Denied funding for the Contras, the Reagan administration developed a complex plan to free the American hostages held in Lebanon by selling arms to Iran thus getting Iran’s support to release the hostages.
The monetary profits were then used to fund the Contras fighting against the Sandinista government of Nicaragua.
The plan was developed secretly and lacked congressional approval.
Several individuals involved in this plan, including President Reagan’s National Security Advisor, Admiral Poindexter, and White House Aide, Marine Lt. Col. Oliver North, were indicted on several counts of lawbreaking and found guilty.
On appeal the judge dismissed charges because testimony freely given before Congress by North and Poindexter was used to convict them thus encroaching on their Constitutional rights. The investigation ended inconclusively.
October
Intermediate-Range Nuclear Forces Treaty
Signed by Gorbachev and Reagan, this treaty eliminated nuclear and conventional ground launched missiles.
Each nation was allowed to watch the other nation destroy their missiles.
1989
Decline of the USSR
January
Soviet troops withdraw from Afghanistan
June
Poland becomes independent
Tienanmen Square protests
As China began to liberalize their economy, people started to vocalize their issues with inflation, limited job opportunities and corruption within the party.
When General Secretary Hu Yaobang died, people started gathering for protests (mostly students).
Seven weeks of protest was ended by violent acts from the government as they tried to disperse the masses (using fire).
September
Hungary becomes independent
1987
November 1989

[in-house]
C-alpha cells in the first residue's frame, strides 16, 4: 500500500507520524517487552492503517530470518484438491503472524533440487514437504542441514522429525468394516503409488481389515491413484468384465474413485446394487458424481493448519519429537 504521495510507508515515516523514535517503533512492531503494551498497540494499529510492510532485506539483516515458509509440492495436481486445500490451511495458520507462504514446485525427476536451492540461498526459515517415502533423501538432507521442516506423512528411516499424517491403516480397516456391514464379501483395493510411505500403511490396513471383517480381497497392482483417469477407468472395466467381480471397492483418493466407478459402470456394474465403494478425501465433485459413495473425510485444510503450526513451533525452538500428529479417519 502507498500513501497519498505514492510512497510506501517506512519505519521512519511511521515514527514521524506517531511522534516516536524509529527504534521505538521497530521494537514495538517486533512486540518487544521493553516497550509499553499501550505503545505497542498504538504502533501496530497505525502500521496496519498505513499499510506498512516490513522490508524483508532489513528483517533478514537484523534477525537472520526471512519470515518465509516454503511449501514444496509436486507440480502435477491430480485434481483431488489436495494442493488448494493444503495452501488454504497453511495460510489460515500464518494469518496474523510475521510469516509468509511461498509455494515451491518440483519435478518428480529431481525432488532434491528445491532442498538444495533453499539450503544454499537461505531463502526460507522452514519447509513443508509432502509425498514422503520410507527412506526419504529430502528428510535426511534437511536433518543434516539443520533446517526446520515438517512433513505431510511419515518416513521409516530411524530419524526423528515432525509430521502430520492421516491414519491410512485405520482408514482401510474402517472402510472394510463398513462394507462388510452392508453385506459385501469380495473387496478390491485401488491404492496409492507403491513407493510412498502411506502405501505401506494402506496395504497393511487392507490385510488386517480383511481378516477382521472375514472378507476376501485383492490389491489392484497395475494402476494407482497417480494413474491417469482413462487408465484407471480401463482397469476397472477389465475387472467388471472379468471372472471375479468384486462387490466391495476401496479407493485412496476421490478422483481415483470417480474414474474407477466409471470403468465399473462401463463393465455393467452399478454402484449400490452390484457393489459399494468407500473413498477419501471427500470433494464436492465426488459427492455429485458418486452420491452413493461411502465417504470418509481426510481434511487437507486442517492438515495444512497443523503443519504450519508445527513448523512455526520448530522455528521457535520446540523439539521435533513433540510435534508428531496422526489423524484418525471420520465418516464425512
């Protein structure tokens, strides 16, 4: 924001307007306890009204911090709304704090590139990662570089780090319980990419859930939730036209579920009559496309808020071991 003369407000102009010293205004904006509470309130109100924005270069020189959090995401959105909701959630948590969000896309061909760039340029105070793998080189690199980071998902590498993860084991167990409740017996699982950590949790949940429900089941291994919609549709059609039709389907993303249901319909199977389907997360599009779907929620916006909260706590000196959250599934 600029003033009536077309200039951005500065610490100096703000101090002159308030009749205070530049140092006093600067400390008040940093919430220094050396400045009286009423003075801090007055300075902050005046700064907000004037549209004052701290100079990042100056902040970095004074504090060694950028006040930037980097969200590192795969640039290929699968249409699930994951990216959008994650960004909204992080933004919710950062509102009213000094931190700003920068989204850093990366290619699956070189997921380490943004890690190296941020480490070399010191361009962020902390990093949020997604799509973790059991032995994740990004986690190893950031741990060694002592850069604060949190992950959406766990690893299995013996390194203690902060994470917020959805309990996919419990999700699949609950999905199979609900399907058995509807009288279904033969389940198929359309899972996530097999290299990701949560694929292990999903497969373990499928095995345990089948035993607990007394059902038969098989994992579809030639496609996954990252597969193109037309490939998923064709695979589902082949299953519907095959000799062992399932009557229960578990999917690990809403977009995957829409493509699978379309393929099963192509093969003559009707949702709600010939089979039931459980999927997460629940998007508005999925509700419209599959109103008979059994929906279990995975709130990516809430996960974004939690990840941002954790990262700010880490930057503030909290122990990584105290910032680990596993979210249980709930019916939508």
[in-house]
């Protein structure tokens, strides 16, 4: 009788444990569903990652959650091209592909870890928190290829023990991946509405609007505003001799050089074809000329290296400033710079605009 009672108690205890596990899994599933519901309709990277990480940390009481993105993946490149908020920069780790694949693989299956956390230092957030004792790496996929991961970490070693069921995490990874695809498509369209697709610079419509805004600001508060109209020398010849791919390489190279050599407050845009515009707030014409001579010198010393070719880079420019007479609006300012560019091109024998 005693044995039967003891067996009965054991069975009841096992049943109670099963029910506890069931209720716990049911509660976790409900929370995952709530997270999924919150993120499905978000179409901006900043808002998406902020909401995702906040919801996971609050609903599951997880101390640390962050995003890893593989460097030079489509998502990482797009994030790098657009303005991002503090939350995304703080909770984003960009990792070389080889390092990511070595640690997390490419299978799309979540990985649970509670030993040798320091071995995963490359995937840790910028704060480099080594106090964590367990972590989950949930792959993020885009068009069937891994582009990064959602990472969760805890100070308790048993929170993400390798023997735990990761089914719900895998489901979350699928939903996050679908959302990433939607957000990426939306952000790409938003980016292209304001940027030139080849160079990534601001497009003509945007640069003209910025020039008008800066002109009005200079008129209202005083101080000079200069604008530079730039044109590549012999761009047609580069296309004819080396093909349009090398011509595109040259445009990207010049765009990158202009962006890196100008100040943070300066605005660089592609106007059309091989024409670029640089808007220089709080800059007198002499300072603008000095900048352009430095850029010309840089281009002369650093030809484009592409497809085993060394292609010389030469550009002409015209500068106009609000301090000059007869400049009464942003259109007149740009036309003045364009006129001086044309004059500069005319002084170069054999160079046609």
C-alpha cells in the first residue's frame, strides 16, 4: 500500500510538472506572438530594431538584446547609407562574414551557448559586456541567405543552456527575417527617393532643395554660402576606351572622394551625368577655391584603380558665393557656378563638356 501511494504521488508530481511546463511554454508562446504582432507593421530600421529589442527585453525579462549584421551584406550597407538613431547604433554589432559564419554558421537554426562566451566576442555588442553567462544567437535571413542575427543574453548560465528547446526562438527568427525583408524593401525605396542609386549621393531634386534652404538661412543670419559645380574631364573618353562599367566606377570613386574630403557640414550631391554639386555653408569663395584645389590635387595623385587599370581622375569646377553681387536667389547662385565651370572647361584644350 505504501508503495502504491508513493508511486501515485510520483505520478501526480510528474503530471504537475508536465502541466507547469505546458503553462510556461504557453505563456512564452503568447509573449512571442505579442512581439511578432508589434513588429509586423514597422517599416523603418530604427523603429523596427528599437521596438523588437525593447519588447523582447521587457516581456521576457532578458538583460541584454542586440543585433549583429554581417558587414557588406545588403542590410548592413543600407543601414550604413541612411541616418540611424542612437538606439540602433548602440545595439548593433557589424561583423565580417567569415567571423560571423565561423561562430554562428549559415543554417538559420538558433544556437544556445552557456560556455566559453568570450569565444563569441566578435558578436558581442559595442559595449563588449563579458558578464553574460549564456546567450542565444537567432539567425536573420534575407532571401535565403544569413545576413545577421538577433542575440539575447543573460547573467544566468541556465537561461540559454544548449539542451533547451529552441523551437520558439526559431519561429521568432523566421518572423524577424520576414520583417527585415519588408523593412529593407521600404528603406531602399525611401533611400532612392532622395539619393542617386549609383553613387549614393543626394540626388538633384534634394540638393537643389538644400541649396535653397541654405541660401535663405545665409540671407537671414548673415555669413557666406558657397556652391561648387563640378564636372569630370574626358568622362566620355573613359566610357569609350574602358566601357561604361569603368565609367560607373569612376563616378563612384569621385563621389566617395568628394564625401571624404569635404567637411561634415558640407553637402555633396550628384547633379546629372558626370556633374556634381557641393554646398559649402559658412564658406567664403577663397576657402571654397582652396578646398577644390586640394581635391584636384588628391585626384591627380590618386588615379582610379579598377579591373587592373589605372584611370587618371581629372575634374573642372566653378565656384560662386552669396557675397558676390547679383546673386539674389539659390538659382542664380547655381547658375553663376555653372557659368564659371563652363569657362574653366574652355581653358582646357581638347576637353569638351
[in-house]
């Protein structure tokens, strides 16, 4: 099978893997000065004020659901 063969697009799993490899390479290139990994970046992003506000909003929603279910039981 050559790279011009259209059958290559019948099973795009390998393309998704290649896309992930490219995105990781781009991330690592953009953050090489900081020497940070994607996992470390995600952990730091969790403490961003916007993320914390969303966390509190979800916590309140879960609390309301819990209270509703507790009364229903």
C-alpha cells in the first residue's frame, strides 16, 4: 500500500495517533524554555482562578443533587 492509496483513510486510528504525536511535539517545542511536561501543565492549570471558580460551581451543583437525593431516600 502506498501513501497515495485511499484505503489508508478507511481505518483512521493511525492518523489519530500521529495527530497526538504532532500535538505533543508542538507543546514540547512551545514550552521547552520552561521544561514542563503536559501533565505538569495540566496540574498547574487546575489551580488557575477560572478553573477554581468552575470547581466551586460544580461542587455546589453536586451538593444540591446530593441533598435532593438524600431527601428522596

The Berlin Wall falls
President Gorbachev refused to suppress reforms and changes in Eastern European nations militarily as had been done during the Cold War.
Changes in Poland led by Solidarity, a nationalist, anti-communist labor union, and the “Velvet Revolution” in Czechoslovakia are examples of the changes.
Finally, the East German government announced in November that the Berlin Wall, a symbol of the Cold War, would be torn down and Germans could travel freely between East and West.
Within a year the two Germanys voted for reunification, thus ending the division created by the “Iron Curtain” after World War II.
December
Communist governments of Czechoslovakia, Bulgaria, and Romania fall
1990
October
Germany reunites
August
Persian Gulf War (first Iraq War)
Iraq invaded Kuwait and the United States led a multinational effort through the United Nations to reverse the aggression.
While not supplying troops, the Soviet Union and China supported the move in the Security Council.
After considerable debate in the country, on January 12 the Senate narrowly passed (52-47) the Resolution on Use of Force Against Iraq, which authorized the use of U.S. military force.
1991
January
Operation Desert Shield
Designed to protect the Gulf States immediately after Iraq’s attack. Desert Shield became Operation Desert Storm – the first Iraq War.
UN negotiates end to military conflicts
With the Cold War ending, an end to several international conflicts with roots in the Cold War were negotiated including an end to the war in Afghanistan and an agreement ending the conflicts in Cambodia and El Salvador.
August
The Soviet Union breaks up
Common Wealth of Independent States:
The Soviet Union broke up into its separate states. A loose confederation, the Commonwealth of Independent States was formed. The Communist Party was declared unconstitutional in Russia and other states, thus ending the 74 years of Communist rule.
Nuclear Arms Negotiations
With the breakup of the Soviet Union, four successor states held nuclear weapons. Tentative agreements were reached that would reduce arms by half. Russia was identified as the sole successor nuclear power. In spite of negotiations and agreements the future of Soviet nuclear weapons still remains unclear. Russia was allotted the Soviet Union’s seat in the Security Council.
1994
Post Cold War
Russia and most of the other successor states to the Soviet Union struggled with economic reform made more difficult by high inflation, a rising crime rate, and intense nationalistic sentiments. Russia’s invasion of the Muslim region of Chechnya provoked a continuing conflict that became involved with the war on terrorism.